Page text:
By George Evans
I have struggled recently, like most of you, with the situation of clerical sex abuse and cover up in the church I love. Most thought that the zero tolerance policy adopted by the American Catholic Bishops in Dallas in 2002 had dealt effectively with the sexual abuse problem related to the Boston scandal.
Things seemed to have settled down. We were as a Church back to worship, school, good works and paying the bills.
Then came the 2018 bombshell from Washington with extraordinary facts concerning the former Archbishop of Washington, Cardinal Theodore McCarrick and his alleged abuses reaching seminarians and even young priests. The rumored cover up of this activity reached all the way to Rome and possibly the Pope. Cardinal McCarrick has been disciplined to a private life of prayer and repentance. The Pope has demurred from any further comment about Cardinal McCarrick. Shortly after the McCarrick episode Pennsylvania exploded with a report from its Attorney General, based on an 18 month investigation of clerical sex abuse in seven Pennsylvania dioceses.
The report found more than 1,000 child victims of 300 priests over seven decades and alleges Catholic officials constructed a
“playbook for concealing the truth.” Pope Francis responded with a letter to the world’s 1.2 billion Catholics saying the church has “abandoned” its children and no effort must be spared to prevent further abuses and cover-ups.
This is the greatest scandal to hit the Catholic Church in a long, long time. The U.S. Conference of Catholic Bishops is scrambling to meaningfully respond. Significant numbers of Catholics have left the church of their birth or choice. Many others have had their trust in their leaders (bishops and priests) seriously damaged. I may be wrong, but I don’t believe the disaffection is as serious in the Diocese of Jackson as it may be elsewhere. Only time will tell.
What do we do to respond to the crisis? I think all of us – bishops, priests and laity – need to be honest about what has apparently gone on. Facts need to be acknowledged. If disclosure has not been made, now is the time to do so. Civil authorities need to be notified, if they have not been to date. If there are victims, aid must be provided to them in the form of psychological treatment and counseling assistance and even financial assistance if the situation demands it. It is my understanding the Diocese of Jackson has done these things. After all, the injury is enormous if there has been sexual abuse of a child. Jesus frequently tells us how special children are. Sexual abuse to children is not only sinful but may be criminal. Perpetrators should be held accountable be they clerical or lay. Gospel values apply to all.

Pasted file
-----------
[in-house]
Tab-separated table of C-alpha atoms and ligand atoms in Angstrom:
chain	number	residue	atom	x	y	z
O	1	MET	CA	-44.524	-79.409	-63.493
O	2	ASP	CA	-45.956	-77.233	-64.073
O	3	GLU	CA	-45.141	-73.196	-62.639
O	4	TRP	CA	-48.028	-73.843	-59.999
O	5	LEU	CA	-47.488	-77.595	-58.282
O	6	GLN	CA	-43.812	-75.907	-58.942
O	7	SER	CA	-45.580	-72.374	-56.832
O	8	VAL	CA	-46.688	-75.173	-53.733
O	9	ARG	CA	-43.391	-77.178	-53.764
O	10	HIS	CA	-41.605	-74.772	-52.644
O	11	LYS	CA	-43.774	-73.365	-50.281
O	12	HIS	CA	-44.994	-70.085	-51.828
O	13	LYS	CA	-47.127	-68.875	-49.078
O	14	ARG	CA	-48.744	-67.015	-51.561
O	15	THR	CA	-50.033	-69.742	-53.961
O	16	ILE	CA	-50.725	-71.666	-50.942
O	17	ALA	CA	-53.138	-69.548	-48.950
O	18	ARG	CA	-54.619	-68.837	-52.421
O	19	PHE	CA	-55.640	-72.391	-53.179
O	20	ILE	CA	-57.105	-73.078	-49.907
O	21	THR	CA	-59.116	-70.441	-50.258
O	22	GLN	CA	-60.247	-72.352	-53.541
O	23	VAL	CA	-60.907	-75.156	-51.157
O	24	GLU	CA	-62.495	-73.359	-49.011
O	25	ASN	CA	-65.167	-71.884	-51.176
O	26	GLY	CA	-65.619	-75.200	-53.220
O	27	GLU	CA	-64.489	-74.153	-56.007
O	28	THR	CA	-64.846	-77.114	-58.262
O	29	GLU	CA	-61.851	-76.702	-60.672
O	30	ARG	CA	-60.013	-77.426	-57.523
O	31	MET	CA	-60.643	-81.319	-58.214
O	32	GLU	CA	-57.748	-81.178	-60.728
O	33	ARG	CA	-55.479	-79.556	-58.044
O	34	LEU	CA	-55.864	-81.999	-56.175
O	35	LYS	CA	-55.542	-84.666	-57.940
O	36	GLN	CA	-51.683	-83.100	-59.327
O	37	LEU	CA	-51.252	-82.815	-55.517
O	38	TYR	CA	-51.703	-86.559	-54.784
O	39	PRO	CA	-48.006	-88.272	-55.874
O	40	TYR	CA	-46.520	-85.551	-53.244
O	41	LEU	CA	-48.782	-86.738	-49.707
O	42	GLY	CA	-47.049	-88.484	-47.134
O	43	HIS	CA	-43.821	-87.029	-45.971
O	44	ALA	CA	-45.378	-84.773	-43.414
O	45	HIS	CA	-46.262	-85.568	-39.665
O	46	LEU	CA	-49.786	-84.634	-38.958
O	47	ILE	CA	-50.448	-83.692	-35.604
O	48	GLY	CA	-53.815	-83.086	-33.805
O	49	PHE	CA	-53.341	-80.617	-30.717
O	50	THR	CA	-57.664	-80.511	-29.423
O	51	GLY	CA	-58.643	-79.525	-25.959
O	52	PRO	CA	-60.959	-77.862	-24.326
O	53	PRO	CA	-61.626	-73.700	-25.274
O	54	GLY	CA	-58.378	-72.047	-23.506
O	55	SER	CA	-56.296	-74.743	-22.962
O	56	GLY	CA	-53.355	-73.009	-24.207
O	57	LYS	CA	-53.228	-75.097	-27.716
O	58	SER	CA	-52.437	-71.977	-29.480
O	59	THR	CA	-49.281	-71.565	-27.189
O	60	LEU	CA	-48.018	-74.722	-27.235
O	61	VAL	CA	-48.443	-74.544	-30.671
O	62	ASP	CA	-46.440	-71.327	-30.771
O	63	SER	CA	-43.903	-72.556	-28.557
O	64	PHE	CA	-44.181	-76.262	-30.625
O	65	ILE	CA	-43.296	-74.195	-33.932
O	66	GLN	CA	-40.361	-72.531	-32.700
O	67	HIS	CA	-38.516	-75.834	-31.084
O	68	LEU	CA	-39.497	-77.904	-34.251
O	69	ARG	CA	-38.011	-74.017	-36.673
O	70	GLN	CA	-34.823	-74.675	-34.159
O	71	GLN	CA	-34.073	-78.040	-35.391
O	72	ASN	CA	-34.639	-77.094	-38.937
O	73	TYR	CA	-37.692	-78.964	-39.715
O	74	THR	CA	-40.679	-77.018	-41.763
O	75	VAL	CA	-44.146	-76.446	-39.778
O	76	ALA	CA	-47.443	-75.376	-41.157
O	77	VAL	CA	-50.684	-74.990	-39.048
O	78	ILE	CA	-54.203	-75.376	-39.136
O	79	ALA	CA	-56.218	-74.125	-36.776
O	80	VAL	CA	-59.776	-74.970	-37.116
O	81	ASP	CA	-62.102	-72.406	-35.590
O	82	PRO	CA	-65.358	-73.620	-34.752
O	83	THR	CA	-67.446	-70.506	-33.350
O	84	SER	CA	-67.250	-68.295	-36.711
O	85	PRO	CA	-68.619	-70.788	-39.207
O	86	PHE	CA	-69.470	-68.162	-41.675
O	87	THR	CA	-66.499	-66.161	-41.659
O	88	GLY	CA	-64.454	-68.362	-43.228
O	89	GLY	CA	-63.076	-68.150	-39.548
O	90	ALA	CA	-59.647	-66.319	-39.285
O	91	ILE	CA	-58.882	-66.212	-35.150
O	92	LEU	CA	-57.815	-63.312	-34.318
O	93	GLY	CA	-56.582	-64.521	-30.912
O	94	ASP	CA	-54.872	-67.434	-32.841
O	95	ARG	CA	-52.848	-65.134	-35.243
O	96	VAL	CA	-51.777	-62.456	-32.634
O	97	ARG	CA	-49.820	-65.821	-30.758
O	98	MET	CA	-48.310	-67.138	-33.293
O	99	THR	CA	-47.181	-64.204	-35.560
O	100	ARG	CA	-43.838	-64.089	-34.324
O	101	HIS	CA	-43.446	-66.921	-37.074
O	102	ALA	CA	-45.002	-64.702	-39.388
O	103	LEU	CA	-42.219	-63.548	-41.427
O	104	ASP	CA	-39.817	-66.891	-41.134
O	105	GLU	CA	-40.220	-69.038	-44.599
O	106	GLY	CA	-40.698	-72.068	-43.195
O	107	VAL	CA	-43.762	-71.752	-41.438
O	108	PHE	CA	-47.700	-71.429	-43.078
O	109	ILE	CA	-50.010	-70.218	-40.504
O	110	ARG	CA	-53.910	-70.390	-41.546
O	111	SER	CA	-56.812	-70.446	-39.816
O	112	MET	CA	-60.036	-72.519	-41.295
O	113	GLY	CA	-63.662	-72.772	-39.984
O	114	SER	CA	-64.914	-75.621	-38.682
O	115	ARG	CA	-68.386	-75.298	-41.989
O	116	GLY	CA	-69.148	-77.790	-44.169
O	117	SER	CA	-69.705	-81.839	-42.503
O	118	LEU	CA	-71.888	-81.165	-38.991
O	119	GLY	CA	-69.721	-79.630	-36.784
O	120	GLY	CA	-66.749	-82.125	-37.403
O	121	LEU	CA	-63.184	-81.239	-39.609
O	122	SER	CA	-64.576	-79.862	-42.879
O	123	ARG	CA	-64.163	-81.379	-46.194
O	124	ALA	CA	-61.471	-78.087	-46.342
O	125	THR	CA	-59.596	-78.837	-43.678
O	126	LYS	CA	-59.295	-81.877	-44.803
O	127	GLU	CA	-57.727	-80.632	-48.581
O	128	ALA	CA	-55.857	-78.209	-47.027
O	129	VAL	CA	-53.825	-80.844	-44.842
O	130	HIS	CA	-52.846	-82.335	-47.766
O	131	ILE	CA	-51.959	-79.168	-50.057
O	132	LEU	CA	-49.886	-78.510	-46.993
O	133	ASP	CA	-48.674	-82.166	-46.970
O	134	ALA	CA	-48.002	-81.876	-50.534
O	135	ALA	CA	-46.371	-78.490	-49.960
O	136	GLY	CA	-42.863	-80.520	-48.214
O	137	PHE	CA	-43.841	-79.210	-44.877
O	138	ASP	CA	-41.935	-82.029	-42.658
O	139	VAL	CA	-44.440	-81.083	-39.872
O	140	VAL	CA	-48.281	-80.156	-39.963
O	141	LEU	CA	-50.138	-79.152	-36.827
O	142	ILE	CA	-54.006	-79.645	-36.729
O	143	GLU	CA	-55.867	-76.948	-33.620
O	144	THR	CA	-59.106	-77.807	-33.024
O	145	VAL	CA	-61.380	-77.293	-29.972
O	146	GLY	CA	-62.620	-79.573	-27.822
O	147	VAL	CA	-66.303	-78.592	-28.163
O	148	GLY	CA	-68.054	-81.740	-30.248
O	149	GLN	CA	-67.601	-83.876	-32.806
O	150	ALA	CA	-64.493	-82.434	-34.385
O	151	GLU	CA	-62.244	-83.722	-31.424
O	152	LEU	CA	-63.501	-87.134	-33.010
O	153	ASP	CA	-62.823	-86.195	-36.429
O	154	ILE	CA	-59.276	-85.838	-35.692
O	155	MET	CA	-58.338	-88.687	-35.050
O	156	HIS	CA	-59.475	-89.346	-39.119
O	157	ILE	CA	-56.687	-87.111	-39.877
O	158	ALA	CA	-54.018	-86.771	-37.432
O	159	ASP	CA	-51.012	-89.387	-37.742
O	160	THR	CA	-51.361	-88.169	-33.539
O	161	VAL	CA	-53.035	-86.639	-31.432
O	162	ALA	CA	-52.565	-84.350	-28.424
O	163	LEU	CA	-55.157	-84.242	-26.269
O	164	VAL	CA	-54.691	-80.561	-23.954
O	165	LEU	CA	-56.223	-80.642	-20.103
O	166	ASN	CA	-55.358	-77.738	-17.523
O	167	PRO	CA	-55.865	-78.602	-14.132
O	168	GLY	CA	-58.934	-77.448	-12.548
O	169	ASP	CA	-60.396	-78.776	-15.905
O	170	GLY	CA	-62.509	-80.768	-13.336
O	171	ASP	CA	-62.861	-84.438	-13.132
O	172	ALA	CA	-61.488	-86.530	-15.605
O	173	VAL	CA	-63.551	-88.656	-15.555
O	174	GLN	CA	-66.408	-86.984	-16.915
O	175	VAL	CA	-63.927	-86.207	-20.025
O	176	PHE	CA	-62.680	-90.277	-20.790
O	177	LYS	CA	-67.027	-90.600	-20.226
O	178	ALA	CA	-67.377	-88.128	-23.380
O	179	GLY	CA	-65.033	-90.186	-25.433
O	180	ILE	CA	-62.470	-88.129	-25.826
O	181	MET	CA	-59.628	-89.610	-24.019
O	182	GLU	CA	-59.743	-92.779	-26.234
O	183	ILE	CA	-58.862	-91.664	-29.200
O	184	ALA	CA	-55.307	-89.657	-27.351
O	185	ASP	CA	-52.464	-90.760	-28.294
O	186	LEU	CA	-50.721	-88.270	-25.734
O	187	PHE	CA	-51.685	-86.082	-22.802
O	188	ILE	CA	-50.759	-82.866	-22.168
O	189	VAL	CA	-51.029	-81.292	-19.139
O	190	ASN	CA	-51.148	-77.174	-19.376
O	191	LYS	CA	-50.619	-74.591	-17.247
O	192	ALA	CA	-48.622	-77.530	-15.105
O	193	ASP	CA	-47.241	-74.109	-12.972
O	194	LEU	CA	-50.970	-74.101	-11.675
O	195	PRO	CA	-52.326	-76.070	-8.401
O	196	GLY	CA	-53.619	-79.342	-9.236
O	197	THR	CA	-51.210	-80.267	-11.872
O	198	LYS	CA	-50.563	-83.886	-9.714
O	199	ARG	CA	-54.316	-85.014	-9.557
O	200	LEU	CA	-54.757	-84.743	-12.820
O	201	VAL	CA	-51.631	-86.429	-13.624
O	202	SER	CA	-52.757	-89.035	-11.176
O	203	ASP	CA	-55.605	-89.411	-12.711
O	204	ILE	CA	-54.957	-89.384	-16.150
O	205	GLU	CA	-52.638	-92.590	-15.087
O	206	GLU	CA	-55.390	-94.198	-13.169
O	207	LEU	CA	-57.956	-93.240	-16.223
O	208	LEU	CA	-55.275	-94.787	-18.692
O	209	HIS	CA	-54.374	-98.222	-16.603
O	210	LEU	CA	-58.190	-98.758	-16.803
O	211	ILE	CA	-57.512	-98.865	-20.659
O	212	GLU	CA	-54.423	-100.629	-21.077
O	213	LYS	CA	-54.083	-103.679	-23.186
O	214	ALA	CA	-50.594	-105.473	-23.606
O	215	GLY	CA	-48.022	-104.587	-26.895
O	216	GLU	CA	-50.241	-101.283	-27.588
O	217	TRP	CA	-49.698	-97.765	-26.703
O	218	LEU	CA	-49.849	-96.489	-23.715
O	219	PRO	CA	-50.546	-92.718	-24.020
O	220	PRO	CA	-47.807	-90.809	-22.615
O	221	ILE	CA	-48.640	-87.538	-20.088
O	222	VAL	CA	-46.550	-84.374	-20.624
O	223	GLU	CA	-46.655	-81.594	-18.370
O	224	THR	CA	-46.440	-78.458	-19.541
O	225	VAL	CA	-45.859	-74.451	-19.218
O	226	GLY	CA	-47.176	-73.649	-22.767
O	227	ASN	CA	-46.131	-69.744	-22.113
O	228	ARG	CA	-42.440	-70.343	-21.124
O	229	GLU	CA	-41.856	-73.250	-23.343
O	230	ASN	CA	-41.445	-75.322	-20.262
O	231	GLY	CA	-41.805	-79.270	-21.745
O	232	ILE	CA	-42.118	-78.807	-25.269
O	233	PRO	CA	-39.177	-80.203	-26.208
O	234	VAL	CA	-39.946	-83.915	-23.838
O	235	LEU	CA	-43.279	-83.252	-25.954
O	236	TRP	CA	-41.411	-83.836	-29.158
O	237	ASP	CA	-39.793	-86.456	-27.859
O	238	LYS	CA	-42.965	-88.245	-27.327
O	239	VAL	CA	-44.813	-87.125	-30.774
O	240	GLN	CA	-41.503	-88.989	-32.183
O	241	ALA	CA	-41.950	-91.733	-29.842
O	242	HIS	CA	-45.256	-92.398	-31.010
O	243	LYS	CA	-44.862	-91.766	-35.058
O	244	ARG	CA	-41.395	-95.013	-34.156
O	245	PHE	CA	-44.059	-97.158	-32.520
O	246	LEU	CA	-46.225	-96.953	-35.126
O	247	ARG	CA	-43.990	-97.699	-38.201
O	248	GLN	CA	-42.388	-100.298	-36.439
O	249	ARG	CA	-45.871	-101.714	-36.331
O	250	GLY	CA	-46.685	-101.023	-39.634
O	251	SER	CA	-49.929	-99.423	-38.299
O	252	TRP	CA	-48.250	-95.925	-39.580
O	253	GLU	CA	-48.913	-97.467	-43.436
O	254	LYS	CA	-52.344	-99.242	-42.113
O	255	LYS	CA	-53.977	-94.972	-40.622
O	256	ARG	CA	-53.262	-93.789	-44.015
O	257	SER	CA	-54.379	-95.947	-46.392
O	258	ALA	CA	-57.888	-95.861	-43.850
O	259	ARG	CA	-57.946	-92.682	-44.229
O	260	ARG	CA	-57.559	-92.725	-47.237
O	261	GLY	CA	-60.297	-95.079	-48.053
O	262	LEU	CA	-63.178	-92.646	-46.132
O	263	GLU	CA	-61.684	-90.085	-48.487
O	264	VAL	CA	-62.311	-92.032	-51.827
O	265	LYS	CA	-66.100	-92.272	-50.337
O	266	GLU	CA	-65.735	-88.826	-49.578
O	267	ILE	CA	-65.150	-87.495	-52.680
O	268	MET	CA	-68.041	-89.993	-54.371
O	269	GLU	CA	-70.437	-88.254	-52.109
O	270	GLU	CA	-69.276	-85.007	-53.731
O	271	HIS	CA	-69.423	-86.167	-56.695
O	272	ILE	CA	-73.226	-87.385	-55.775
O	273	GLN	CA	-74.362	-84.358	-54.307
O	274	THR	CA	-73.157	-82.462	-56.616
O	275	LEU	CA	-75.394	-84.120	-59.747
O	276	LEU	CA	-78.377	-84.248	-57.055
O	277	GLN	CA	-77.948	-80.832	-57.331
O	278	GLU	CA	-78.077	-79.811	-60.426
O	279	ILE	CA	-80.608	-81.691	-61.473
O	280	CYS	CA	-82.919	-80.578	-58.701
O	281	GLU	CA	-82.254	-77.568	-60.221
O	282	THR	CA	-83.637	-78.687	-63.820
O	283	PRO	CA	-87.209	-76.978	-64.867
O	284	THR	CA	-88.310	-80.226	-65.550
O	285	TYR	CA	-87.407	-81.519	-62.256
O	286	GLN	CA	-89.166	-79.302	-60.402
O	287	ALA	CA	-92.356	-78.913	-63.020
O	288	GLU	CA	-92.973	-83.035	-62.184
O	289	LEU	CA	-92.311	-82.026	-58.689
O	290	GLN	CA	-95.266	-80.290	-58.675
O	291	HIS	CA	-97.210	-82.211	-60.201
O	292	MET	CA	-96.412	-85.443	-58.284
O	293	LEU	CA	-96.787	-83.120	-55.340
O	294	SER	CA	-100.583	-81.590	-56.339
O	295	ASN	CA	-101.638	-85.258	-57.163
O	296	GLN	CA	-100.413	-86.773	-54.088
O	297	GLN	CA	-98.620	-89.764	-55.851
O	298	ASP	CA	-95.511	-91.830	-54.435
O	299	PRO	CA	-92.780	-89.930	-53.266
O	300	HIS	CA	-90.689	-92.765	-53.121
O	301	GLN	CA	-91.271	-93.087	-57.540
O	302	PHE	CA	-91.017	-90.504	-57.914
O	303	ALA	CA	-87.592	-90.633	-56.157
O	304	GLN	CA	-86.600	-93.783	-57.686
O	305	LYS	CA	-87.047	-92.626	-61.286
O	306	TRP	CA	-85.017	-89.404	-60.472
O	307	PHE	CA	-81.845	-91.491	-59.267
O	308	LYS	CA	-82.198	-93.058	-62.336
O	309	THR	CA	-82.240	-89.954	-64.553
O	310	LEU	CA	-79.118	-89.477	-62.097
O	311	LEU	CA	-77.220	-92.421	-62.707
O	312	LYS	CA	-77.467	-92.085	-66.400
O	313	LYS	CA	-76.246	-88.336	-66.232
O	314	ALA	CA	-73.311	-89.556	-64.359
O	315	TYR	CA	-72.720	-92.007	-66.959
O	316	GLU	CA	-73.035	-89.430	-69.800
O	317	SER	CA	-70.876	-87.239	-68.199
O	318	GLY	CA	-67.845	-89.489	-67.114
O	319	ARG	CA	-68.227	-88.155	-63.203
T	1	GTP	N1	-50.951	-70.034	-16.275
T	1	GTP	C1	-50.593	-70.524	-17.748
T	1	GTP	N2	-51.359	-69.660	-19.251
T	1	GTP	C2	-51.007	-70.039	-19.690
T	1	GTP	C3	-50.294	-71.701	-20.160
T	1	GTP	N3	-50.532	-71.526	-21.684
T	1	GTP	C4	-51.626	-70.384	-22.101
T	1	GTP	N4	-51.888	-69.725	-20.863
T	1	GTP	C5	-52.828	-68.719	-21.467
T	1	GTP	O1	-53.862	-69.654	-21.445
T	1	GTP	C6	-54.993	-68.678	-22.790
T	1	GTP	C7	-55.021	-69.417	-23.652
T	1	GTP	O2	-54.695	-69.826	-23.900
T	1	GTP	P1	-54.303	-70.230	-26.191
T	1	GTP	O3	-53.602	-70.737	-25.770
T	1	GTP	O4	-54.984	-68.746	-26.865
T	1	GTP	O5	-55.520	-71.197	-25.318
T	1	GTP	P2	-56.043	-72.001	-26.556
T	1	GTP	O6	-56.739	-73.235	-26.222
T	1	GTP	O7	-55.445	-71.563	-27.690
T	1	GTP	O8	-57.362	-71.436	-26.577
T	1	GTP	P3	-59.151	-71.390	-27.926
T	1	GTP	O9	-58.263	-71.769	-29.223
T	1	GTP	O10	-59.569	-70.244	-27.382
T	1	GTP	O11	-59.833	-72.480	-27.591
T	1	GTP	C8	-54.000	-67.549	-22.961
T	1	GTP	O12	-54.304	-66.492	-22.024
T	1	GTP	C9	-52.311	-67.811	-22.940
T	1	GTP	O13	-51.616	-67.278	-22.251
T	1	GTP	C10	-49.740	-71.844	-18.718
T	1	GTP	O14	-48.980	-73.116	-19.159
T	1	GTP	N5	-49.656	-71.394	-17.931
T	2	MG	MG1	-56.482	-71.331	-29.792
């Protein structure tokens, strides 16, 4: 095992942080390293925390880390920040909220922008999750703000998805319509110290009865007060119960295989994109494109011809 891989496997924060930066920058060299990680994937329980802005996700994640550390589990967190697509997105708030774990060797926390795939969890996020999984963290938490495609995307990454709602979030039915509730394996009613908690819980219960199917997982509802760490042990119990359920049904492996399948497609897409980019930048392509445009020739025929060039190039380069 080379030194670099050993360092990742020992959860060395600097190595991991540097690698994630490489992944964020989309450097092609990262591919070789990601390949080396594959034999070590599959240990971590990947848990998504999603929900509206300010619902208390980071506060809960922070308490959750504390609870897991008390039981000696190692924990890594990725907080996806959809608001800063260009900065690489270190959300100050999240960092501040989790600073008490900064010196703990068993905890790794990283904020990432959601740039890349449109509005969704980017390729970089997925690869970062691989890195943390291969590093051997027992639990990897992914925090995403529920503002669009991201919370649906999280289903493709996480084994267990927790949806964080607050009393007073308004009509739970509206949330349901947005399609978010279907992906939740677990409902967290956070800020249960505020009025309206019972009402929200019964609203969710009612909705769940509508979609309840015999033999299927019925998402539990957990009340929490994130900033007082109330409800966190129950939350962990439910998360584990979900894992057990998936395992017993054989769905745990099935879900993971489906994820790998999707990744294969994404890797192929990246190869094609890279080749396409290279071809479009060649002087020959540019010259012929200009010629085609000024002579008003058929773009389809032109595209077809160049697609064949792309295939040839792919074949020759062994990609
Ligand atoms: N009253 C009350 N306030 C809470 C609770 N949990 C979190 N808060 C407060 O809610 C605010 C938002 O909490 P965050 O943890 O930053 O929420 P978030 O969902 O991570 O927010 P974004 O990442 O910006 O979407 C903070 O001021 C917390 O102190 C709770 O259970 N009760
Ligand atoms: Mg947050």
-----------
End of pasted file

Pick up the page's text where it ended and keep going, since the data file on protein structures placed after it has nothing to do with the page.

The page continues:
If clericalism is part of the problem, as many assert, then laity should be included in whatever action is taken to resolve the problem. There are many catholic laity deeply passionate about their church with all sorts of expertise in medicine, business, law, counseling, administration, etc. who could be called on to help. It would appear to me that church leadership, being clerical could and should use the help. If clerical power is the problem or part of the problem, lay involvement should assist in the solution.
God loves our church. He knows we are hurt, embarrassed and disgusted, and rightly so. The old hymn tells us: Where Christ is, His Church is There. He will help us heal our church. We are the People of God. We must be honest, transparent, open and inclusive. If we are ready to listen to God’s voice and hear where he leads us in prayer and humility we can do what is necessary to bring our church to where it needs to be, the Body of Christ loving the Father and serving His people in need. Now is the time to join together, not to run away. Now is the time to reform the Church in action to again be the shining light on the mountain top for all to see and trust.
(George Evans is a retired pastoral minister at Jackson St. Richard Parish.)